In the Army, there are two types of units, Army MTOE units and TDA units. My goal today is to educate you about the difference between the two, so you can be informed. I’ve been fortunate enough to serve in both types of units, so I will share my insights and experiences toward the end of this article.
What is an Army MTOE?
MTOE is an Army acronym that stands for Modification Table of Organizational Equipment. Here is a simple definition I found online that can help explain it.
A table of organization and equipment (TOE or TO&E) is a document published by the U.S. Department of Defense which prescribes the organization, staffing, and equipage of units. Also used in acronyms as ‘T/O’ and ‘T/E’.
It also provides information on the mission and capabilities of a unit as well as the unit’s current status. A general TOE is applicable to a type of unit (for instance, infantry) rather than a specific unit (the 3rd Infantry Division). In this way, all units of the same branch (such as Infantry) follow the same structural guidelines. ~ Liquisearch.com
In my own words, an Army MTOE is a listing of authorized equipment and staffing for an Army unit. It’s what the unit is supposed to have on hand for equipment and personnel.
What Are MTOE Units?
In reality, an MTOE unit is a deployable, go-to-war unit. It’s the units that deploy, or can deploy.
This could include a Signal Company, Infantry Battalion, Armor Brigade, Stryker Battalion, Field Artillery Battery, and so forth. The units within a DIVISION are typically all MTOE units (with only a few exceptions). Any subordinate unit within a division is an MTOE unit. That’s the easiest way I can think of to explain it.
In a MTOE unit all personnel are military, and the unit can be deployed anywhere in the world. Some current MTOE organizations have TDA augmentations, which may include civilians and foreign personnel to assist in performing their non-tactical missions. These augmentations are non-deployable, however.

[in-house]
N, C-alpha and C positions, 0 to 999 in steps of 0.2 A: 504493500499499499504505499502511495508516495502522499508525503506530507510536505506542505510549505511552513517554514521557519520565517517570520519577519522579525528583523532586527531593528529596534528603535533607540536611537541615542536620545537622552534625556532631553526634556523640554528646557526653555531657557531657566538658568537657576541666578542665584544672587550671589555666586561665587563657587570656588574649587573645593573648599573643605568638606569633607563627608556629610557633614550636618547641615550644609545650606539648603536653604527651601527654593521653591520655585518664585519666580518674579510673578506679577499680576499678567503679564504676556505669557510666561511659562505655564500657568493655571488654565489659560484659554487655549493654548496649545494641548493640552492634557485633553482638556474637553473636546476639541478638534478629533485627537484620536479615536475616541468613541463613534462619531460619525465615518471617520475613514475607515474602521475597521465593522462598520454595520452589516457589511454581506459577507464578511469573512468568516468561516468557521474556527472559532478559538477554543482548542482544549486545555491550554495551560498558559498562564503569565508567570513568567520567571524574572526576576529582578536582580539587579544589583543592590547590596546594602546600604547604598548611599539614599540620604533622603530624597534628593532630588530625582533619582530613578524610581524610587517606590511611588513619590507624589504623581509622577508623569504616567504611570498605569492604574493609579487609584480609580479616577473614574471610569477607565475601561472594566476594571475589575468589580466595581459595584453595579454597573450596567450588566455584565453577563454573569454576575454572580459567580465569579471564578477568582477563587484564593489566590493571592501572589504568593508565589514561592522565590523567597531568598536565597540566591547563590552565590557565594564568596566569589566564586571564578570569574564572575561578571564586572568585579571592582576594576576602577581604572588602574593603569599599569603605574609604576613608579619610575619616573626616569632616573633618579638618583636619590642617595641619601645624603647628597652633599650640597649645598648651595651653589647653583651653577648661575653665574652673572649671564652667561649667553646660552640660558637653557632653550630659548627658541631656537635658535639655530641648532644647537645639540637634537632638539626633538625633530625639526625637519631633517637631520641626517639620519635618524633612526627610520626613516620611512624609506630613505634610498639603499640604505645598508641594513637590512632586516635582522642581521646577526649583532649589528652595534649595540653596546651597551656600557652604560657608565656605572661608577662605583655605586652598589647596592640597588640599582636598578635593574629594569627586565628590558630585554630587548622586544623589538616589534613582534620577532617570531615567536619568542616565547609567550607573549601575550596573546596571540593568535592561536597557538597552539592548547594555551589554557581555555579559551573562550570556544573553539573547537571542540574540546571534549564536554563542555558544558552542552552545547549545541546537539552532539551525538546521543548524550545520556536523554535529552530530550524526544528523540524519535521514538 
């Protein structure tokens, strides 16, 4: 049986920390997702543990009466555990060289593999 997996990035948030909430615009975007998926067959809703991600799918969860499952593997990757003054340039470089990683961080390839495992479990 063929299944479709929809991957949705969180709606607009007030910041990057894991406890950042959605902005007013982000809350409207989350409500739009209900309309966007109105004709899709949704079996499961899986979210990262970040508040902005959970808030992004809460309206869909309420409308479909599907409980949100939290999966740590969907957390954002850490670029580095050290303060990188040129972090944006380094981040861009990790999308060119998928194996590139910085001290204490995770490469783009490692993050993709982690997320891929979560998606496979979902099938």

Once again, MTOE units are operational Army field units. These are the combat, combat support, and combat service support units that deploy, fight, and win wars.
In the Army National Guard, there are more than 1,400 MTOE units. These include infantry, artillery, armor, engineer, military police, signal, quartermaster, maintenance, medical, and many other types of go-to-war units. MTOE units are often referred to as line units. That’s why you will sometimes hear staff officers and NCOs say “I wish I was back in the line.”
A few example Army MTOE units include:
An Army Unit MTOE prescribes the normal mission, organizational structure, and personnel and equipment requirements for a military unit and is the basis for an authorization document. Units are constituted and activated in accordance with an approved MTOE or modified MTOE.
In some unique instances, a MTOE conversion might happen. For instance an Engineer Battalion could be activated to serve as a Transportation Battalion. This happens a lot, especially with deployments for Army National Guard and Army Reserve units.
Here’s what I found in Army Regulation 220-5 about MTOE Conversions.